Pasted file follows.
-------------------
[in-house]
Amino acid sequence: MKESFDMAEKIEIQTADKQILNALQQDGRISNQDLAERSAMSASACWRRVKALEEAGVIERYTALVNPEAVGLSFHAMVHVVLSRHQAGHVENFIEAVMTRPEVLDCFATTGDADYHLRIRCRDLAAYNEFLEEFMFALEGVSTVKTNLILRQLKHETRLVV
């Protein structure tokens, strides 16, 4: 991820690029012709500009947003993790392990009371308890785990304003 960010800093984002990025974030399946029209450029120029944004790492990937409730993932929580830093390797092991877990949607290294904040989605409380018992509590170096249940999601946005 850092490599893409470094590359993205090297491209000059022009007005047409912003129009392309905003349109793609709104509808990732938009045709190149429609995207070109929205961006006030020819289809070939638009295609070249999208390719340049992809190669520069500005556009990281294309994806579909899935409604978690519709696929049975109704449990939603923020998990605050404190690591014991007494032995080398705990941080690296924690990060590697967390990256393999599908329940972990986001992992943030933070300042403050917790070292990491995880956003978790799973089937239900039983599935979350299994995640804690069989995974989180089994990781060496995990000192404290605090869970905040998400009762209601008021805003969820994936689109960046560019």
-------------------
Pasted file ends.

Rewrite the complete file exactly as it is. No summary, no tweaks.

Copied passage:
[in-house]
Amino acid sequence: MKESFDMAEKIEIQTADKQILNALQQDGRISNQDLAERSAMSASACWRRVKALEEAGVIERYTALVNPEAVGLSFHAMVHVVLSRHQAGHVENFIEAVMTRPEVLDCFATTGDADYHLRIRCRDLAAYNEFLEEFMFALEGVSTVKTNLILRQLKHETRLVV
């Protein structure tokens, strides 16, 4: 991820690029012709500009947003993790392990009371308890785990304003 960010800093984002990025974030399946029209450029120029944004790492990937409730993932929580830093390797092991877990949607290294904040989605409380018992509590170096249940999601946005 850092490599893409470094590359993205090297491209000059022009007005047409912003129009392309905003349109793609709104509808990732938009045709190149429609995207070109929205961006006030020819289809070939638009295609070249999208390719340049992809190669520069500005556009990281294309994806579909899935409604978690519709696929049975109704449990939603923020998990605050404190690591014991007494032995080398705990941080690296924690990060590697967390990256393999599908329940972990986001992992943030933070300042403050917790070292990491995880956003978790799973089937239900039983599935979350299994995640804690069989995974989180089994990781060496995990000192404290605090869970905040998400009762209601008021805003969820994936689109960046560019």